[toggle_item title=”Relaxes Smooth Muscle” active=”false”]Smooth muscle is a type of muscle that is automatically controlled by the nervous system, meaning that it cannot be controlled consciously. It lines the blood vessels, the bronchioles in the lungs, the uterus, and the kidneys, among other organs. Because of smooth muscle relaxation, magnesium is beneficial in improving asthma, lowering blood pressure, preventing/treating migraines, and easing pain caused by PMS/dysmenorrhea. Further, it is an effective treatment for angina, and be useful after a heart attack or stroke.[/toggle_item]
[toggle_item title=”Relaxes Skeletal Muscle” active=”false”]As opposed to smooth muscle, skeletal muscle is the muscle in the body under conscious control. Magnesium is effective at treating muscle cramps, muscle pain, and poor sleep caused by restless legs.[/toggle_item]
[toggle_item title=”Regulates Cardiac Muscle” active=”false”]The concentration of magnesium around the heart is 20x higher than in the blood stream. It allows the heart to pump more efficiently and control blood pressure.[/toggle_item]
[toggle_item title=”Required for Energy Production” active=”false”]Magnesium is involved in over 300 energy producing reactions in the body, and is vital to the production of ATP in the Kreb Cycle. As such, it can greatly improve susceptibility to stress and fatigue, and is beneficial for fibromyalgia.[/toggle_item]
[toggle_item title=”Cleans the Bowel” active=”false”]When too much magnesium is ingested, the non-absorbed fraction causes the bowels to move forward, which can be beneficial for treating constipation. Too much unabsorbed magnesium in the body however will cause an unpleasant laxative effect.[/toggle_item]
[toggle_item title=”Regulates Calcium Absorption” active=”false”]Calcium is synonymous with bone health, however too much of it can be a bad thing for the bones. Calcium gives bone its hardness, but it does not provide any flexibility. Hard bone without any flexibility would be synonymous with chalk—hard, but brittle, and breaks easily. Magnesium is crucial in giving bone flexibility. In fact, 60% of total magnesium in the body can be found in the bone. Calcium and magnesium compete for absorption, and therefore too much of one will cause a deficiency in the other. It is for this reason that countries, such as Finland, with the highest consumption of calcium to magnesium (4:1) have the highest rates of osteoporosis in the world![/toggle_item]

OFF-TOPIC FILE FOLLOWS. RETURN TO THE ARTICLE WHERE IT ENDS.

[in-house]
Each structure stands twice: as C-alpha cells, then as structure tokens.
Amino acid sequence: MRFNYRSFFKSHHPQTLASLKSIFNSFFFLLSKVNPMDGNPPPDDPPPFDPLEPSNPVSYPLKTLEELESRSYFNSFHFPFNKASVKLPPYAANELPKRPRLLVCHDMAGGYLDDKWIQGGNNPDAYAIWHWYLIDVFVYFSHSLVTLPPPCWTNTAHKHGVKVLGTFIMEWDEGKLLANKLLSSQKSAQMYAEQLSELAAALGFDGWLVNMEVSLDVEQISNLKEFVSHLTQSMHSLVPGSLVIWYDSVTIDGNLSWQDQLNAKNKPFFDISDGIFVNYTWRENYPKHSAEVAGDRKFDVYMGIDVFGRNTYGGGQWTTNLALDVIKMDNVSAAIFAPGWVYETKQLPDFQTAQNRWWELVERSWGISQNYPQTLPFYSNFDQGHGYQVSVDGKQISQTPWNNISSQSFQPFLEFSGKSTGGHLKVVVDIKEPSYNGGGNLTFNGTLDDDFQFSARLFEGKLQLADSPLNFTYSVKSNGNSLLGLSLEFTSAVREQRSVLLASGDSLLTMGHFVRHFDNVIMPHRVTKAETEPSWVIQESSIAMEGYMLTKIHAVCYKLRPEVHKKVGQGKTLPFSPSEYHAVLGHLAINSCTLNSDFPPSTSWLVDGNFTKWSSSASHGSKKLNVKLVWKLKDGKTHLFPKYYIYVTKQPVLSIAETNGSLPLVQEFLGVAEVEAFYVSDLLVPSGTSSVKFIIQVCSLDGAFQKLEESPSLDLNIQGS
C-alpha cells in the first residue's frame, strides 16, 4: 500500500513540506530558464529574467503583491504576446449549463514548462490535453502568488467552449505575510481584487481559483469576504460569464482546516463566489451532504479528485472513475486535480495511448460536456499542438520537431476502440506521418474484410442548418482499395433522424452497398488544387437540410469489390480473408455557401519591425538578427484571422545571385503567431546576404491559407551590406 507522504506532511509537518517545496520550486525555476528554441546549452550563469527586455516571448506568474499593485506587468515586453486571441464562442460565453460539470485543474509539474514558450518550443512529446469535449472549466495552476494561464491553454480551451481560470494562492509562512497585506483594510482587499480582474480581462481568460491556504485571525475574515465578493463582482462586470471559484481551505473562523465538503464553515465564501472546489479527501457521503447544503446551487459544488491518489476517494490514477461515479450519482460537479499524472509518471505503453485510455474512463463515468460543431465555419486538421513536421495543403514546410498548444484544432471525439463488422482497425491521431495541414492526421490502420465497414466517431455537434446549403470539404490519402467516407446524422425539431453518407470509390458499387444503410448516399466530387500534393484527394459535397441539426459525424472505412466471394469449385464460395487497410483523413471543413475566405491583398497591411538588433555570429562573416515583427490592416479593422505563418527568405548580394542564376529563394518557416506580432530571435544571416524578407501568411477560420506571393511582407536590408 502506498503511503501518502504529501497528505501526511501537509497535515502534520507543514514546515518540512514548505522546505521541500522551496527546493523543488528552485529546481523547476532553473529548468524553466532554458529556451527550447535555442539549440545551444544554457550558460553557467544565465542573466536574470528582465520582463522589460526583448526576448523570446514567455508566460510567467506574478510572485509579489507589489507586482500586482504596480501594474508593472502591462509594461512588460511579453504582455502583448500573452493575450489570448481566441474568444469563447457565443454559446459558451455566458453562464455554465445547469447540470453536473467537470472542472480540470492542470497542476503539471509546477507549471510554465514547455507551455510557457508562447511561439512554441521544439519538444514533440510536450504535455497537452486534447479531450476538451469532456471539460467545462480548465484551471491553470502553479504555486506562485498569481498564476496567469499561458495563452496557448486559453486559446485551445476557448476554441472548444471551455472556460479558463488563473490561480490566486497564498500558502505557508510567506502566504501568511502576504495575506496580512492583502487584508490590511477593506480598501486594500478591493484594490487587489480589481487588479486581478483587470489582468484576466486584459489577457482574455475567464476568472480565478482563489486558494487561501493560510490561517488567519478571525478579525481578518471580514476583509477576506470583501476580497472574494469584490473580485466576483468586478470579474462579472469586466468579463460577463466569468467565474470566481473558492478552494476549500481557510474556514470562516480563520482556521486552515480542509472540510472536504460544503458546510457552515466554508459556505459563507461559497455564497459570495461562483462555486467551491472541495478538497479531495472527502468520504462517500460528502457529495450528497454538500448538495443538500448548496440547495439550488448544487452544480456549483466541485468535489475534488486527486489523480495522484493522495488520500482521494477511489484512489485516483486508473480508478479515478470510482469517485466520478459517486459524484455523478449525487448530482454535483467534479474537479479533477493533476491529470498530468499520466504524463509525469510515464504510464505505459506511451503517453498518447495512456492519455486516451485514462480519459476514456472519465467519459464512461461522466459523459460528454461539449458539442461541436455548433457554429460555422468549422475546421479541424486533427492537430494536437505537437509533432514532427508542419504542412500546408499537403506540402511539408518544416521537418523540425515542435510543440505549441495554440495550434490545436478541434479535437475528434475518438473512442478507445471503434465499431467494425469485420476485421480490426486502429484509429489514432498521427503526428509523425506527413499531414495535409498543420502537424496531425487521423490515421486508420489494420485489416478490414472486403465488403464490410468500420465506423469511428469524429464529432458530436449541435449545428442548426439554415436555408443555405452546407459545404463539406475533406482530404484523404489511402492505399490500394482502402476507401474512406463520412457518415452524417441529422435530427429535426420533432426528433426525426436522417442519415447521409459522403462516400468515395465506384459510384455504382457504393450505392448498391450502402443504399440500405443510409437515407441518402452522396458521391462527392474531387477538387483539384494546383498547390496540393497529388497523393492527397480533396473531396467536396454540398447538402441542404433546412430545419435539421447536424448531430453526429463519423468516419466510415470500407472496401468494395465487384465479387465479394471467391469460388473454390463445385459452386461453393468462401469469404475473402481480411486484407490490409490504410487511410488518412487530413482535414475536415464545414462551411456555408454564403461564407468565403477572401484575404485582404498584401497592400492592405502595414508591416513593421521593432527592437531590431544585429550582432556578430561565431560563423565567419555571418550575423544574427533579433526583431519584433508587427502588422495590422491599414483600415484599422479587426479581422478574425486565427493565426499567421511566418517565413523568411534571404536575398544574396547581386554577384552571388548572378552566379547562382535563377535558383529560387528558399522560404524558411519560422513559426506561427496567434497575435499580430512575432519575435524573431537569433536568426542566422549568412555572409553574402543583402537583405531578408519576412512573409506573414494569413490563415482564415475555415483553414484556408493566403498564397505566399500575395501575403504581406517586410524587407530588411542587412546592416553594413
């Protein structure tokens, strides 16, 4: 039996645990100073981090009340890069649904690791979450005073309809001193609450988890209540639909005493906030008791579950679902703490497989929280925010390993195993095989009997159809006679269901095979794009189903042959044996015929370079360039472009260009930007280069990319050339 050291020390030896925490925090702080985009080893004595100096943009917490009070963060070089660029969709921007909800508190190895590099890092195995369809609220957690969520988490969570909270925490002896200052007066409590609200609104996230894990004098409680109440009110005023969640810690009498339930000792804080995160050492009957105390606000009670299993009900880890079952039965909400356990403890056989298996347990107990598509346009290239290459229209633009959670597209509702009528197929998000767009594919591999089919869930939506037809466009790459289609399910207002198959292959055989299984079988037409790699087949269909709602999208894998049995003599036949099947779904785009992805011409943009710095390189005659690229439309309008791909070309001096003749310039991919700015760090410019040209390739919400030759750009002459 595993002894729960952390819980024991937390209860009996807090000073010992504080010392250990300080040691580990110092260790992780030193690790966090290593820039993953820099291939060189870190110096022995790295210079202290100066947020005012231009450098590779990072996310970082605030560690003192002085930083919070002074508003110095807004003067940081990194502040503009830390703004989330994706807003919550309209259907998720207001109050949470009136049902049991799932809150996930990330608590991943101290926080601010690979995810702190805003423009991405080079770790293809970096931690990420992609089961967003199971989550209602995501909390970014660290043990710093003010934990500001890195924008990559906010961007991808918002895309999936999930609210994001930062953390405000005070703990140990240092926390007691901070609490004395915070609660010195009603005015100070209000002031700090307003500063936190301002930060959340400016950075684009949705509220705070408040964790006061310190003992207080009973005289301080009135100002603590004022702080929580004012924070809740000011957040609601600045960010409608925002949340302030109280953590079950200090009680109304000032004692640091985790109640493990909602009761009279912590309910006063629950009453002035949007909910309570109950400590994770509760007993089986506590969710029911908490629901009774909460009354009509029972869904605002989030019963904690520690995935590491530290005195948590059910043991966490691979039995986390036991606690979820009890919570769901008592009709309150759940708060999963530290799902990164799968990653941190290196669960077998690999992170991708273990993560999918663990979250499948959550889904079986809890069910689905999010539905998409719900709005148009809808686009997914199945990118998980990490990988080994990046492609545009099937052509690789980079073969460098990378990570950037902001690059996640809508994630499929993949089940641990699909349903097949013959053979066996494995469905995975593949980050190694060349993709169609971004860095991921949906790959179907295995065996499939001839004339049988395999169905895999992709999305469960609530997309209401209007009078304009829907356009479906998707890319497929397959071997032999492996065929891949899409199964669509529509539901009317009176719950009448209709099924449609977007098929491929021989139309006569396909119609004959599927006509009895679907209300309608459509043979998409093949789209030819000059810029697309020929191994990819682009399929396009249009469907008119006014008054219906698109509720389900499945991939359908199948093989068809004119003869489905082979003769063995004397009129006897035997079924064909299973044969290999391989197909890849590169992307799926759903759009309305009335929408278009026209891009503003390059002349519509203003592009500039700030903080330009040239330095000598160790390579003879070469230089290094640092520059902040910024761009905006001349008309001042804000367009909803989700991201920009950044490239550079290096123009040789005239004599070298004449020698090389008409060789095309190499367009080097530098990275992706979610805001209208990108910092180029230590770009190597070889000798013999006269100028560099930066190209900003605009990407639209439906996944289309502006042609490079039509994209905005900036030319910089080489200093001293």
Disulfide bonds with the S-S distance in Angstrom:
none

Magnesium Deficiency – Why so Common?
Countless medical conundrums exist; this is not one of them! Most people are magnesium deficient simply because they do not eat enough of it. Magnesium is found mainly in unprocessed foods. When we peek in to the shopping carts across North America, what do we see? Processed, processed, PROCESSED! The same logic can be applied to most of the other important nutritional components in our diets. For a list of the best magnesium containing foods, check out our Magnesium Infographic.
When we look at the trends in the past century, alarm bells should be sounding off. In 1900, we consumed 500 mg/day, by 1950 it had dropped to 370 mg/day, and by 1990 it had dwindled to 175 mg/day (Magnesium Trace Element Research, 1997). A true hunter-gatherer diet probably contained closer to 800 mg/day. When we consider that the RDI of magnesium is 350 mg/day in adult males, and 280 mg/day in females, our average intake is far too low. Further, mounting evidence is showing that the optimal intake for adults is more likely in the 600-800 mg/day range!
In addition to poor diet, other factors influence magnesium levels in the body. Diuretics, oral contraceptives, intestinal malabsorption syndromes, liver disease, and kidney disease all deplete magnesium. People who fit any of these criteria are especially vulnerable to deficiency, and should strongly consider magnesium supplements.
Magnesium Deficiency Goes Unnoticed
How are so many people deficient, yet slipping through the cracks? It comes down to how magnesium is commonly tested. The human body, in all of its infinite wisdom, compartmentalizes ‘things,’ and stores them where they are most apt to be used. For magnesium this means 60% in bone, 25% in muscle, and 15% in the remainder of the body. And no matter where in the body it exists, the overwhelming majority is found within cells. This is important because the standard test for magnesium levels is serum analysis, and serum is a measurement of all the ‘stuff’ between cells, not within them! So, we should not be surprised to have a poor indicator of magnesium levels if we are measuring something that really does not contain what we were looking for in the first place!
The proper test for magnesium looks at levels inside cells, where it actually accumulates. If you are concerned about your magnesium levels, have your doctor run an erythrocyte magnesium level test, which investigates the amount of magnesium inside red blood cells.
Magnesium comes in many forms, with some far better than others. In order to be absorbed, elemental magnesium must be bound to a carrier (see infographic):